Amoxapine (brand name Asendin) is an antidepressant drug of the class “tricyclic antidepressants” (TCAs) that is used to treat major depressive disorder (MDD), agitation, or anxiety disorders (e.g. panic disorder) and bipolar disorder.
Serious Side Effects of Amoxapine
Suicide ideation may occur, especially if you are younger than 24 years old. Immediately contact your healthcare provider if you develop any of the following symptoms: suicide ideation or attempts to commit suicide; anxiety; depression; panic attacks; trouble sleeping; acting on dangerous impulses; irritability; feeling very agitated or restless; being angry or violent; acting aggressive, an extreme increase in activity and talking (mania); or other unusual changes in behavior or mood.
If you have bipolar disorder (manic-depression) or schizophrenia or a history of mental illness or psychosis, you may be more prone to suicidal thoughts or behavior. If you have any of these conditions, tell your doctor to see if Asendin/amoxapine is right for you.
Other serious side effects of amoxapine include liver damage, neutropenia (low white cell count) and lymphopenia (low level of lymphocytes).
Risk of Akathisia
Never take amoxapine in larger amounts, or for longer than recommended by your doctor as it can cause a serious movement disorder that may not be reversible. Symptoms of this disorder include tremors or other uncontrollable muscle movements.
Common Side Effects of Amoxapine
According to the FDA, common side effects of amoxapine include: constipation, dry mouth, feeling sleepy, anxiety, vision problems, confusion, dizziness, headaches, edema, fatigue, nausea, nervousness/restlessness, prolactin levels increases, rash, sweating, tremor, or weakness (Amoxapine label, FDA reporting).
Inform your doctor about all your medical conditions, particularly if you are taking an antidepressant known as an SSRI (selective serotonin reuptake inhibitor) such as citalopram (Celexa), escitalopram (Lexapro), fluoxetine (Prozac), fluvoxamine (Luvox), paroxetine (Paxil), or take sertraline (Zoloft) in the past 5 weeks; heart rhythm medications; bladder or urinary medicines; bronchodilators; cold or allergy medicine that contains an antihistamine; medication for Parkinson’s disease or medications to treat excess stomach acid, stomach ulcer, motion sickness, or irritable bowel syndrome.
Discuss with your doctor before combining amoxapine with other medications. Sleeping pills, narcotic pain medicines, muscle relaxers, or medicines for anxiety, depression, or seizures can worsen the sedative (“feeling sleepy”) side effect of amoxapine.
Like other similar antidepressants, amoxapine is metabolized in the body mainly by CYP2C19 and CYP2D6. Their genetic variations can have effects on its clinical response, including adverse reactions. Although no specific recommendation for amoxapine is in place, pharmacogenetic testing used to identify individuals with varying activity of CYP2C19 and CYP2D6 has great merit. (Pediatrics, “Pharmacogenetics for Safe Codeine Use in Sickle Cell Disease,” Jul 2016).
When to Contact Your Doctor
The FDA recommends discussing with your doctor what possible effects might be caused when taking amoxapine. You should immediately contact your doctor if you develop skin rash with fever; uncontrolled muscle movements in your face (chewing, tongue movement, frowning, blinking or eye movement); pounding heartbeats or fluttering in your chest; little or no urination; chest pain or pressure, sudden numbness or weakness (especially on one side of the body), pain spreading to your jaw or shoulder; problems with vision or balance; slurred speech, high fever, severe nervous system reaction–very stiff (rigid) muscles, fast or uneven heartbeats, sweating, confusion, tremors and feeling as though you might pass out (Amoxapine label as reported by the FDA.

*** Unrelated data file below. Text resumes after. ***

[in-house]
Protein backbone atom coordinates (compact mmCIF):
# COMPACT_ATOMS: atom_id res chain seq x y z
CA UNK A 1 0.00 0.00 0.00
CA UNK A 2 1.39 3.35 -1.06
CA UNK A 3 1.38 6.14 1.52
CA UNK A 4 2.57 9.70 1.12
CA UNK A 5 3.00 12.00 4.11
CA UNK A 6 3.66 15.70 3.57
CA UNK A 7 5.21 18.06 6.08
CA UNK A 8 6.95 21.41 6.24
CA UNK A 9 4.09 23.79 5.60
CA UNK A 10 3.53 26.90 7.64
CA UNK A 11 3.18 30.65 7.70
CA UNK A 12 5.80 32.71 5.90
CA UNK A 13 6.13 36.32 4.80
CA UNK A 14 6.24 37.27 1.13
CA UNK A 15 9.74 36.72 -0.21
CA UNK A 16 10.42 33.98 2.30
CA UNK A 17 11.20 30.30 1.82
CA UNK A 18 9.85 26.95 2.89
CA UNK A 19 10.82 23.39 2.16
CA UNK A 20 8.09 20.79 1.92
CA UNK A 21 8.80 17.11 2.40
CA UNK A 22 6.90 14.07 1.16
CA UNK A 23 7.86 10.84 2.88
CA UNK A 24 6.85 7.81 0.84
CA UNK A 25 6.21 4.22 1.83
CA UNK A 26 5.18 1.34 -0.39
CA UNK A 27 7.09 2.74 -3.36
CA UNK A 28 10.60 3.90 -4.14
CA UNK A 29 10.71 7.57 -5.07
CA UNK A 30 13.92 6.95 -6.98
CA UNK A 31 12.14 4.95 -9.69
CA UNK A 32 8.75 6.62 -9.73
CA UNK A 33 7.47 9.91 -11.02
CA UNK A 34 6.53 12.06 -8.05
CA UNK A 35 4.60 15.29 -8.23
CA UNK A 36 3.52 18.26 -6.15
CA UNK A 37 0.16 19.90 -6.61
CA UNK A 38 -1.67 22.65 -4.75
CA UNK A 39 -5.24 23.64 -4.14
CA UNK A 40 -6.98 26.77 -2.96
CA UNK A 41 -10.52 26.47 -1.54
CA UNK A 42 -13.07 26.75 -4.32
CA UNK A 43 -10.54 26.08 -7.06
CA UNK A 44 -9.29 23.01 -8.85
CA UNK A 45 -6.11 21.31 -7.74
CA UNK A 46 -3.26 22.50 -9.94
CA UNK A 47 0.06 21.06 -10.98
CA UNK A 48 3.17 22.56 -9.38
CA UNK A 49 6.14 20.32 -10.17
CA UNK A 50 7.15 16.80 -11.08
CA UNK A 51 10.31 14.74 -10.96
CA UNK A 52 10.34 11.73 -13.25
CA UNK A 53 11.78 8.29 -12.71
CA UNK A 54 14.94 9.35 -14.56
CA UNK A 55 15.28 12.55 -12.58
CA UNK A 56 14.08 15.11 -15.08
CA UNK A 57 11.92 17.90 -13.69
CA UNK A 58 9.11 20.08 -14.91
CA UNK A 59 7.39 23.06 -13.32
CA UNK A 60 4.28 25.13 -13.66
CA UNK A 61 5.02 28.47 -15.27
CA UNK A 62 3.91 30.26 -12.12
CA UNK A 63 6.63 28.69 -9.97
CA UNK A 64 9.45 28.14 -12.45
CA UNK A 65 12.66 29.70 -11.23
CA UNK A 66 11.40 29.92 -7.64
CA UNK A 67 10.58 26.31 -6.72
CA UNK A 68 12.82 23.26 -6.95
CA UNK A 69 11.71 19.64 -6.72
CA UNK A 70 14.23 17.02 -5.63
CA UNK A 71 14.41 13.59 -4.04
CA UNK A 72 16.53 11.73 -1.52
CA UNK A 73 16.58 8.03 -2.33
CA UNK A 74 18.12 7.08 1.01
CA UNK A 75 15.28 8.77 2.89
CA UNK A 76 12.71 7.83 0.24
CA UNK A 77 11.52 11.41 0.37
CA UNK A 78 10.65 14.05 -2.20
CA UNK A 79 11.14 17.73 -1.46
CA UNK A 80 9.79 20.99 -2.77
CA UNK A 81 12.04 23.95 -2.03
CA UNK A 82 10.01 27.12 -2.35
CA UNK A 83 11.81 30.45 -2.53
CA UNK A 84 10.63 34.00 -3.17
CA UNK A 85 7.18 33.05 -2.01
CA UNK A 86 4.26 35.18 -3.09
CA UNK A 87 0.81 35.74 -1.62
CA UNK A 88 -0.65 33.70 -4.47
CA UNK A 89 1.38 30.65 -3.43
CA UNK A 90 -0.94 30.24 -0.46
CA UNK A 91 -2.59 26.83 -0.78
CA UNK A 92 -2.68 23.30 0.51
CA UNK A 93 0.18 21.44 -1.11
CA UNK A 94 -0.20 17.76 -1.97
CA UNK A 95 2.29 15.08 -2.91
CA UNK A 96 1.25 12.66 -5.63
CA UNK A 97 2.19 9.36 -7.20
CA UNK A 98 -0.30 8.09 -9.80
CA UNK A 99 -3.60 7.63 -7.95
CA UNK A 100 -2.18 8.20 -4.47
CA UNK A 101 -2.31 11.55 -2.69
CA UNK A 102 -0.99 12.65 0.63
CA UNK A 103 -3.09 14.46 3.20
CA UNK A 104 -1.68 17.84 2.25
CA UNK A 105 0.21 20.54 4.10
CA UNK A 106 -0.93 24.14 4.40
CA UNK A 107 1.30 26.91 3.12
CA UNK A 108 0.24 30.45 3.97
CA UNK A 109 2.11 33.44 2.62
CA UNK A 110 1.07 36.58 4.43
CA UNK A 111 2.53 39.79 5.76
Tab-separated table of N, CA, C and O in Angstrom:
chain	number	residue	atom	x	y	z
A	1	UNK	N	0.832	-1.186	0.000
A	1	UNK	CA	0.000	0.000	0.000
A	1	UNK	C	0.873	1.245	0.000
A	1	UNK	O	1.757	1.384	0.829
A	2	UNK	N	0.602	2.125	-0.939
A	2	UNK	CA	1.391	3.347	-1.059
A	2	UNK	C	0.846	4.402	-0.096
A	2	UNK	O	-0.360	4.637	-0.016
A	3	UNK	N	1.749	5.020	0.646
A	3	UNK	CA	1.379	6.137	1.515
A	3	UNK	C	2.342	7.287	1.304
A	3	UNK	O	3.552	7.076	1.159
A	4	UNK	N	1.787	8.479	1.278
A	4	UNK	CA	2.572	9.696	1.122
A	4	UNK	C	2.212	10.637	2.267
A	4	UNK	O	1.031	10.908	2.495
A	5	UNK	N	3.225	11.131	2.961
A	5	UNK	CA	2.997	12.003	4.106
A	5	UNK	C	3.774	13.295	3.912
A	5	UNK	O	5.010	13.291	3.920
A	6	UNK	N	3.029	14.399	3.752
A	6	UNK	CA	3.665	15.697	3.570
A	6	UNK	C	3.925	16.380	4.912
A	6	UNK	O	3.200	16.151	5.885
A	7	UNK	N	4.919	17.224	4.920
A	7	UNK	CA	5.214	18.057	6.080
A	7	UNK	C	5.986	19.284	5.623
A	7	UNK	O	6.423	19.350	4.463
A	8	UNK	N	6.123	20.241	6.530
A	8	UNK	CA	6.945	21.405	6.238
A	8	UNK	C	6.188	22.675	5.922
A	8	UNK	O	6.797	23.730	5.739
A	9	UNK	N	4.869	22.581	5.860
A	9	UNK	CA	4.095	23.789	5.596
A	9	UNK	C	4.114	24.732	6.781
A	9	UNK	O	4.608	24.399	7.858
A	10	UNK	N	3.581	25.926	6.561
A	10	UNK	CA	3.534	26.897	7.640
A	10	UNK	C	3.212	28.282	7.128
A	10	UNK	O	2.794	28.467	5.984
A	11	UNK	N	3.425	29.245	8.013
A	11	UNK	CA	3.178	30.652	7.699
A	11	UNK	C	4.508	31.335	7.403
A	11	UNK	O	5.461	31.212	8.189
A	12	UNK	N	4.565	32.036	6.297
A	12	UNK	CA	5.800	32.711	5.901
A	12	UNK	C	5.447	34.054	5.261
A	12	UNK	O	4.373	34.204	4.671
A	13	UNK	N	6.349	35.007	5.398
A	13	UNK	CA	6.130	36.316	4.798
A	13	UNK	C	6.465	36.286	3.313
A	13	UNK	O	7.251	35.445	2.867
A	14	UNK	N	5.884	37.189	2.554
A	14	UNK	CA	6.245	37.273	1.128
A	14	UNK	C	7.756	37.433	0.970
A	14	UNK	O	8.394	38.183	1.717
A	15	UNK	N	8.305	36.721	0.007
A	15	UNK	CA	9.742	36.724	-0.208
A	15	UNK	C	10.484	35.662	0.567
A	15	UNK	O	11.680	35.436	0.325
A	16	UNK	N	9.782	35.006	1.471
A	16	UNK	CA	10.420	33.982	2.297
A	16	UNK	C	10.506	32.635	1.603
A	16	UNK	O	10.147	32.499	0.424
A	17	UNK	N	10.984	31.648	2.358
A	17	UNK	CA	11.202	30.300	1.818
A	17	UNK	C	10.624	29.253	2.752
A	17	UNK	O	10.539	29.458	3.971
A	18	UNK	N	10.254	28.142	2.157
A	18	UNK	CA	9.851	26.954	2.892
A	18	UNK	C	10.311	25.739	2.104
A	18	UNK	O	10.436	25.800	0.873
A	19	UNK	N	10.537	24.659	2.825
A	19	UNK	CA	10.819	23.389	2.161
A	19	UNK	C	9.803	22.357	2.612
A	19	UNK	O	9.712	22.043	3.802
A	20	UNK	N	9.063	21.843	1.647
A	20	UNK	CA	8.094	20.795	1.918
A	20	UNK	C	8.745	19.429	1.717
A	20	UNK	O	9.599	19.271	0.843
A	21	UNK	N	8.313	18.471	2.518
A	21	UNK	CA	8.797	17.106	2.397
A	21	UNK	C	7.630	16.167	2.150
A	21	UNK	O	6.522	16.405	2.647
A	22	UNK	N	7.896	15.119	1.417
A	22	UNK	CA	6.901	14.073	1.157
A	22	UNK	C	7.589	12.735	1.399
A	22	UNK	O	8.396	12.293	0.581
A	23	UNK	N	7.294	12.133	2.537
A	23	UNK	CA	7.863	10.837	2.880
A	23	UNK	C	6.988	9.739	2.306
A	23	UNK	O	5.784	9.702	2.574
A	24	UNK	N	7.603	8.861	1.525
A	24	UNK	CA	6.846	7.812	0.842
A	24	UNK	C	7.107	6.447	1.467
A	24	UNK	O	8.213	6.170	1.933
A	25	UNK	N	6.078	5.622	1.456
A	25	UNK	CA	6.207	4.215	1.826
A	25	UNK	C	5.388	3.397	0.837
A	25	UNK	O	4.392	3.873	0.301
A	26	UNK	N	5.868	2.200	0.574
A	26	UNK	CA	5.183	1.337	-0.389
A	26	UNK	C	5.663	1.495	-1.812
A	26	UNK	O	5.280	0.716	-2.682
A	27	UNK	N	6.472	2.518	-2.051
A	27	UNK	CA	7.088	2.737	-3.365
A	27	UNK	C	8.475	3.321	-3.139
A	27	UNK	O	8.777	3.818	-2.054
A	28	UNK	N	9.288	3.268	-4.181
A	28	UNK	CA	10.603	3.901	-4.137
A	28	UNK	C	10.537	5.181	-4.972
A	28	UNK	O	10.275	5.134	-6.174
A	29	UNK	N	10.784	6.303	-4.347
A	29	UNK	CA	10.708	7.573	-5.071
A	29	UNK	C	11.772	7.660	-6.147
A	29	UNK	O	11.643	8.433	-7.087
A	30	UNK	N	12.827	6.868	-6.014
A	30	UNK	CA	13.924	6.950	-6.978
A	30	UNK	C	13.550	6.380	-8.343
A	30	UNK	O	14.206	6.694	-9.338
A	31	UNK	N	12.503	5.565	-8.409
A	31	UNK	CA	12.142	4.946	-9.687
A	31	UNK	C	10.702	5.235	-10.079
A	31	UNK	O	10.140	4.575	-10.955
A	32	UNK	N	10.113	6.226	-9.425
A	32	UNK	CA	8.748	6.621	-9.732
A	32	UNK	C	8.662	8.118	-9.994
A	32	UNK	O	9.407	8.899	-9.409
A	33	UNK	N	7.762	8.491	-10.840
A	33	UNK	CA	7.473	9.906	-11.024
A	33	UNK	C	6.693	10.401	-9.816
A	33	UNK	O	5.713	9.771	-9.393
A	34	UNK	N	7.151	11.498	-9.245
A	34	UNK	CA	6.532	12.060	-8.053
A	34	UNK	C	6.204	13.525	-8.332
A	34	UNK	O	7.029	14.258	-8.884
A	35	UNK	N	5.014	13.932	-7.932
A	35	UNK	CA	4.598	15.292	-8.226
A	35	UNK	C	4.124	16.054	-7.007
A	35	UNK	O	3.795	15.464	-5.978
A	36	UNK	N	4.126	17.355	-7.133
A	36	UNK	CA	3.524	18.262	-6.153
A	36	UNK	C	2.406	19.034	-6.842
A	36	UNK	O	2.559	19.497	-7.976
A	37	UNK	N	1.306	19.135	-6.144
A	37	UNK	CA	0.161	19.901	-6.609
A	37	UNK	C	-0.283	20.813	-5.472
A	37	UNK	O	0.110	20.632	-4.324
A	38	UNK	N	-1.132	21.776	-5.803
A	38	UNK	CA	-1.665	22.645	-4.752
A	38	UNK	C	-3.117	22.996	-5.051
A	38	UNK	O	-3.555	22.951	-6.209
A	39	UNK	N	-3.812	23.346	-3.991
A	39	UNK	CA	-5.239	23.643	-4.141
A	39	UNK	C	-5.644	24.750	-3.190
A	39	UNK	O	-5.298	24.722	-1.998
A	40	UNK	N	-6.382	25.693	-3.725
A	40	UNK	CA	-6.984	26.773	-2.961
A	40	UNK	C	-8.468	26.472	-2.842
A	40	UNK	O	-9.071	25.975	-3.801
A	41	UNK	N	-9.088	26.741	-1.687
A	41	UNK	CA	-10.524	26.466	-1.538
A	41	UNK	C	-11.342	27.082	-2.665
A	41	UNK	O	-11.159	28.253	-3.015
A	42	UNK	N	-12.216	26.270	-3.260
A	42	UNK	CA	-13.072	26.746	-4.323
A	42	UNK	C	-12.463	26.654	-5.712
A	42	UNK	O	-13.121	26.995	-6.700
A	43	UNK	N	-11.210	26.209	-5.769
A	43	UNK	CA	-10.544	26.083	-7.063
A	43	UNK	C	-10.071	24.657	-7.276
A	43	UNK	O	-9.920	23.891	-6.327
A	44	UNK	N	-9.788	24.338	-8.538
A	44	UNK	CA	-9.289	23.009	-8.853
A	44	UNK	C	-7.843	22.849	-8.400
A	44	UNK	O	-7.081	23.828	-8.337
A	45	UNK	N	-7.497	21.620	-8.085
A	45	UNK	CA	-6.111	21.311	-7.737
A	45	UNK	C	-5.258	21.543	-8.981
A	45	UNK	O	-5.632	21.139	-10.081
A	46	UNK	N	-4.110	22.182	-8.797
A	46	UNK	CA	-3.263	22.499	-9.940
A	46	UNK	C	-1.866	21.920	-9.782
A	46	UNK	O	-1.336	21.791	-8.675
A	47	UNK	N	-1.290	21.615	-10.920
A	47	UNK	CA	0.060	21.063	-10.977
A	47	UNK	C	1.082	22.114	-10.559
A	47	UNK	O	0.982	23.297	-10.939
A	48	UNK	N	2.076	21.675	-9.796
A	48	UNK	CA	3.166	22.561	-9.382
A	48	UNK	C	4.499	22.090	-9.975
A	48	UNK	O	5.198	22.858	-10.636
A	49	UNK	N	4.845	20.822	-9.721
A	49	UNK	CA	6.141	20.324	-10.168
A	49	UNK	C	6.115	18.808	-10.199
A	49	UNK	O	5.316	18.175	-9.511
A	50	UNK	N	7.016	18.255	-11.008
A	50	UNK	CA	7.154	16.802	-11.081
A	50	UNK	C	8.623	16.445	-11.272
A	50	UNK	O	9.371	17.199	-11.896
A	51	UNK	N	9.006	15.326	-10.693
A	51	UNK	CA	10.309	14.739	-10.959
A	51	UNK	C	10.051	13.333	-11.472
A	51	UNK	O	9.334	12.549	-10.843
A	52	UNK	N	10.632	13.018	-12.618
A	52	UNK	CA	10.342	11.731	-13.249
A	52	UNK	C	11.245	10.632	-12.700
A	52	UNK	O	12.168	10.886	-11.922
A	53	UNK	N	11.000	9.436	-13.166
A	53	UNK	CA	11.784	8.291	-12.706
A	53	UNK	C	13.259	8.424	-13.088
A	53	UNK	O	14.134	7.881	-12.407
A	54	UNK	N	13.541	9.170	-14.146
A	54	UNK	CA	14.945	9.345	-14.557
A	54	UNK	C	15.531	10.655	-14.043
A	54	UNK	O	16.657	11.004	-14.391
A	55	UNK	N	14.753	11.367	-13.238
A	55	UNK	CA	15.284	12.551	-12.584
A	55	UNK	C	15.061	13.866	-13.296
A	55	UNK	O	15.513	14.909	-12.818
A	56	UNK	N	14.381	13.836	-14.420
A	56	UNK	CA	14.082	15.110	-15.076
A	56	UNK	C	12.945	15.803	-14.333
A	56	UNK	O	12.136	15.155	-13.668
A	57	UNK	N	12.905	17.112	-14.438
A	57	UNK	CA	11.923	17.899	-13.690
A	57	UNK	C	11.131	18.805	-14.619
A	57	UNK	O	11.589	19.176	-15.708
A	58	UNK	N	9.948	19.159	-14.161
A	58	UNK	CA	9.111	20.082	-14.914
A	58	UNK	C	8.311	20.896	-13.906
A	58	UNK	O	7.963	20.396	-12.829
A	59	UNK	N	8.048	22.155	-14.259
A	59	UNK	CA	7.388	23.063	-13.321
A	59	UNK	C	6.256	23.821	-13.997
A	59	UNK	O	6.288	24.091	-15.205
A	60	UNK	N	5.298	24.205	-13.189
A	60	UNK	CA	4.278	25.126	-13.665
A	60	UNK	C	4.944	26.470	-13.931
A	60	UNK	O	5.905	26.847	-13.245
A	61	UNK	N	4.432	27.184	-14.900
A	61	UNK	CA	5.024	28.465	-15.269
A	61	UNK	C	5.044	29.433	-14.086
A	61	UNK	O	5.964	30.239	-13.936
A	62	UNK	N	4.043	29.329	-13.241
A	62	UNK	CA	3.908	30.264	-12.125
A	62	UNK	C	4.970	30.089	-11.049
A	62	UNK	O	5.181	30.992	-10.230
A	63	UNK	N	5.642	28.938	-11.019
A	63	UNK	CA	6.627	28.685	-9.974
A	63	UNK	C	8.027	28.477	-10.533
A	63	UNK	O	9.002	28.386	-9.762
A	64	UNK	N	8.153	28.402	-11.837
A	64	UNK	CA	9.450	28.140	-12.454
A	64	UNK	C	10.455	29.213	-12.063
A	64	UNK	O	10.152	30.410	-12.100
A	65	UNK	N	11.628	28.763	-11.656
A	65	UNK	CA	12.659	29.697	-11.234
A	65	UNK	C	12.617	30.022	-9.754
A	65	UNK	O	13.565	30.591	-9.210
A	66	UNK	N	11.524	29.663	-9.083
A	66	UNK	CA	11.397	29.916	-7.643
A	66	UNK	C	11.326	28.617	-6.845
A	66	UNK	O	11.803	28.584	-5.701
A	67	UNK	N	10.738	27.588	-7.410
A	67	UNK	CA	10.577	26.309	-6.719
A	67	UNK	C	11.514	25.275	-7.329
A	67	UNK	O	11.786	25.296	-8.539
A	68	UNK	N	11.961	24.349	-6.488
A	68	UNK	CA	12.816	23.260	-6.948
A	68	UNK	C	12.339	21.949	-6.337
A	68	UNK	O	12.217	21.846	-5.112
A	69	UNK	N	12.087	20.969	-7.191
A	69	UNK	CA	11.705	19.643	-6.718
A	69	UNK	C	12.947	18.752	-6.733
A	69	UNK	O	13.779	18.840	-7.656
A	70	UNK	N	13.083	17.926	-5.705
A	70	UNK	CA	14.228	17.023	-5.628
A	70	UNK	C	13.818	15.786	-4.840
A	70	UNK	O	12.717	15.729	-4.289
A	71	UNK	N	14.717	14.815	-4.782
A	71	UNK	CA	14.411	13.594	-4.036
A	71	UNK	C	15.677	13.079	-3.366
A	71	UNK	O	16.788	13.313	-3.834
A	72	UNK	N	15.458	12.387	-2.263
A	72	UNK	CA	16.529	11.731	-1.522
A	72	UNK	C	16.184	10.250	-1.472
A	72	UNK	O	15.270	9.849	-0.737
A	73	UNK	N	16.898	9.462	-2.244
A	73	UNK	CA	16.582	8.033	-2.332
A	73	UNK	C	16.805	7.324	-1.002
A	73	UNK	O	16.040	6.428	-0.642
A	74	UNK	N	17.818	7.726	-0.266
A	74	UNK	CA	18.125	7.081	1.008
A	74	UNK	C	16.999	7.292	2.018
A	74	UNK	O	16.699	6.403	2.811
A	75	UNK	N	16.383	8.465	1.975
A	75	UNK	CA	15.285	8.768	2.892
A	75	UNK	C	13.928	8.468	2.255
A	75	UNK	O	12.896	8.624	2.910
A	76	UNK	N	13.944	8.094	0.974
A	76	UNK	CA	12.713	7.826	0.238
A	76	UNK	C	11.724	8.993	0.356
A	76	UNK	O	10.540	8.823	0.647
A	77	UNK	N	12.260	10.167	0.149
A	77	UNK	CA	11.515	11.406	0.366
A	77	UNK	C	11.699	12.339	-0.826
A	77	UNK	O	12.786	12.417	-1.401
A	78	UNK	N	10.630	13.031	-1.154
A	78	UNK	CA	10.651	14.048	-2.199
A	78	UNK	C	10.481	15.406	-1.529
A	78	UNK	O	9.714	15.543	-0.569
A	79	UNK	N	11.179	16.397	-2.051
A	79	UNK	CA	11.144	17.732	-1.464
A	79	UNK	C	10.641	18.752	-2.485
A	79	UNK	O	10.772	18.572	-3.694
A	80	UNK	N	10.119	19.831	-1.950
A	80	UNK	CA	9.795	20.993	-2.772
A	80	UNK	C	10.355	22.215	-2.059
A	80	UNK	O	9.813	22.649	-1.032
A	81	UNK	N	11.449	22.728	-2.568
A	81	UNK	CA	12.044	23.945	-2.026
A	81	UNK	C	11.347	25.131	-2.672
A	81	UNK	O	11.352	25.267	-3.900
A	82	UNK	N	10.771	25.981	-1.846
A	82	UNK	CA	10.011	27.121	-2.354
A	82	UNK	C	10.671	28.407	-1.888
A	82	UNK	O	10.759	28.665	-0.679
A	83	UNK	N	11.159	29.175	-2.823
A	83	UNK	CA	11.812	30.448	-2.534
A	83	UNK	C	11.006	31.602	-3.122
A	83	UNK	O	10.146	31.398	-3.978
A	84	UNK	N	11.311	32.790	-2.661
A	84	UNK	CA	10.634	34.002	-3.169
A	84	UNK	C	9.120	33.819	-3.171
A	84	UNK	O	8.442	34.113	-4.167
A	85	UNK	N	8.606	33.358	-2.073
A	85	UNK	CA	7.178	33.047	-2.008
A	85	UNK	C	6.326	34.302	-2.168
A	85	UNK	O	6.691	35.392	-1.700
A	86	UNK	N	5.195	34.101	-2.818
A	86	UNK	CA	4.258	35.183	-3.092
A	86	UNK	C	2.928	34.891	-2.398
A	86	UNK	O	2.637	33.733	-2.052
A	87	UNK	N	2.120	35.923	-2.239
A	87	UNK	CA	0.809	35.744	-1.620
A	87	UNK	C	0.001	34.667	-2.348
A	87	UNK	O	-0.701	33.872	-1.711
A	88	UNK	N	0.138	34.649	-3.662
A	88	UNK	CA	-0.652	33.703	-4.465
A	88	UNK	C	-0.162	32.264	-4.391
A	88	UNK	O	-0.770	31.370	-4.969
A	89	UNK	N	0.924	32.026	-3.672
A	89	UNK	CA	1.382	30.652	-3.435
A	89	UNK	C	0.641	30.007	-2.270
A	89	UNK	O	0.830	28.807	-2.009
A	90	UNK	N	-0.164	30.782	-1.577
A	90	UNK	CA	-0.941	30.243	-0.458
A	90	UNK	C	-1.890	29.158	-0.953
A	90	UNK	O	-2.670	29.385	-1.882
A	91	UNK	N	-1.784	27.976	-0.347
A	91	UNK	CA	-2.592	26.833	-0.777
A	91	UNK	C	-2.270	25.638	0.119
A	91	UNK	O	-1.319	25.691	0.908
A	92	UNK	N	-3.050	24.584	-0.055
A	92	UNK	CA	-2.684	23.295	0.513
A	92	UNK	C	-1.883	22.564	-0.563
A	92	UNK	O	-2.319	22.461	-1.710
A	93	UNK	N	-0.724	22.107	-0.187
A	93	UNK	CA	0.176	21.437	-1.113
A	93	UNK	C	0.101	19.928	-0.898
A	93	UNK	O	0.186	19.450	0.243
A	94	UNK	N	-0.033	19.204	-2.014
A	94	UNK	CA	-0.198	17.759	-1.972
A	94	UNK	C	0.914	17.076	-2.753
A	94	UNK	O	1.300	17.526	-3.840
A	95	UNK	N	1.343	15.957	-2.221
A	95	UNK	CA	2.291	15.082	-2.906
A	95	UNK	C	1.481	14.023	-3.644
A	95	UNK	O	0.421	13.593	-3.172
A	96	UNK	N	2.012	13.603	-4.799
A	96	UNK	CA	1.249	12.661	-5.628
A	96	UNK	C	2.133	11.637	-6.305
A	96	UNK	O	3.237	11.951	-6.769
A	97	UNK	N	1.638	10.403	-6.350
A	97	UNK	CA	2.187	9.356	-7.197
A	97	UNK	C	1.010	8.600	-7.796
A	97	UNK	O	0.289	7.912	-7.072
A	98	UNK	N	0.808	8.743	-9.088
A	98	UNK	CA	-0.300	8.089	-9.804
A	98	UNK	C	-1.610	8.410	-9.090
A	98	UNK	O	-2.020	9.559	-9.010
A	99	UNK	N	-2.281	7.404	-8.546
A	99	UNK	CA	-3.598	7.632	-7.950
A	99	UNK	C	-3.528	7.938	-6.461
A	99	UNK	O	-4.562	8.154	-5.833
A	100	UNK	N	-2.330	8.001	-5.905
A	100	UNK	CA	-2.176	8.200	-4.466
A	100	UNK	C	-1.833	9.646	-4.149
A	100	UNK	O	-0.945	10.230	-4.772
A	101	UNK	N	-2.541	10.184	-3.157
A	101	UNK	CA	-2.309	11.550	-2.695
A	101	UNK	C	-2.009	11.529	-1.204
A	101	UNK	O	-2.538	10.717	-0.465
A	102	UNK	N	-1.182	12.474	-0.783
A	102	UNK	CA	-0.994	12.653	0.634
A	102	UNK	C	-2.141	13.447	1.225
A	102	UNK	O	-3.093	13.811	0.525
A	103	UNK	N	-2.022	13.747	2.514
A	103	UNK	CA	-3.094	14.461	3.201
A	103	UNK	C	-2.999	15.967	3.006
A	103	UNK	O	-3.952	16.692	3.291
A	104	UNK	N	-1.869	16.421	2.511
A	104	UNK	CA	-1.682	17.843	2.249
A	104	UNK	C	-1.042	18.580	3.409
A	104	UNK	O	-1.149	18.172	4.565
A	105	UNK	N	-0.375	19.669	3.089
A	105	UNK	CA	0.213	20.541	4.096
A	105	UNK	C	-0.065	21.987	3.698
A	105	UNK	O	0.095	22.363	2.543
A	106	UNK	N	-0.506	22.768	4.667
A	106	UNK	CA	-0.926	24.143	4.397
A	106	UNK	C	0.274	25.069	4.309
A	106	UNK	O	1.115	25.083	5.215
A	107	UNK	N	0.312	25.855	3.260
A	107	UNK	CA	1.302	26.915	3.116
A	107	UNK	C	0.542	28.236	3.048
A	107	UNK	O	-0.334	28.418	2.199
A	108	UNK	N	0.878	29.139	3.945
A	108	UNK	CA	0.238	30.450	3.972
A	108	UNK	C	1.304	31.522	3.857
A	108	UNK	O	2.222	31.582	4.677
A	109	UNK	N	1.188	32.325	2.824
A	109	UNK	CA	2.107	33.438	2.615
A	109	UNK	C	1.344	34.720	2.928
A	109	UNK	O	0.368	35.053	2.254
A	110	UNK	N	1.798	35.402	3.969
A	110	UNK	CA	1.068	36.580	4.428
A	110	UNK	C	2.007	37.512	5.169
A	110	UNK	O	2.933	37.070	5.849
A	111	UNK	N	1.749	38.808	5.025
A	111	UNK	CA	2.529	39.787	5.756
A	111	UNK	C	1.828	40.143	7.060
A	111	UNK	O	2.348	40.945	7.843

About Pharmacogenetic Testing
Many patients do not suffer from adverse reactions when taking amoxapine. However, some patients will suffer multiple severe drug reactions. This inter patient variability is significantly accounted for the differences in genetics between patients. Polymorphisms in the genes and enzymes that interact with amoxapine results in varied reactions to the drug between patients.
Amoxapine is metabolized in the liver by the hepatic cytochrome P450 system (a superfamily of enzymes involved in 75% of all drug metabolism). Alleles in the cytochrome P450 enzymes that metabolize amoxapine could result in an increased probability of developing side effects when taking the drug.
Therefore, identifying these polymorphisms can aid in clinical decision making. For instance, if a clinician knows a patient has a given allele in the enzymes that metabolize amoxapine, they may prescribe a different drug or alter the starting dose. This can reduce side effects associated with amoxapine.
Know Your Risk of Side Effects with the Rxight® Genetic Test
Rxight®, a genetic test by MD Labs, examines how an individual is likely to respond to hundreds of clinically relevant medications (including amoxapine). MD Labs also utilizes state-of-the-art technology to test for 60 alleles on 21 genes to see how a patient metabolizes over 200 medications. The Rxight® pharmacogenetic program helps healthcare providers create an individualized treatment plan. Rxight® assists in developing an effective medication treatment plan that gets patients on the right medication, minimize, and prevent side effects.
Contributors to this Article:
Michael Sapko, MD, PhD; Deborah Kallick, PhD, Medicinal Chemistry
Read more about Rxight® Genetic Testing for Medications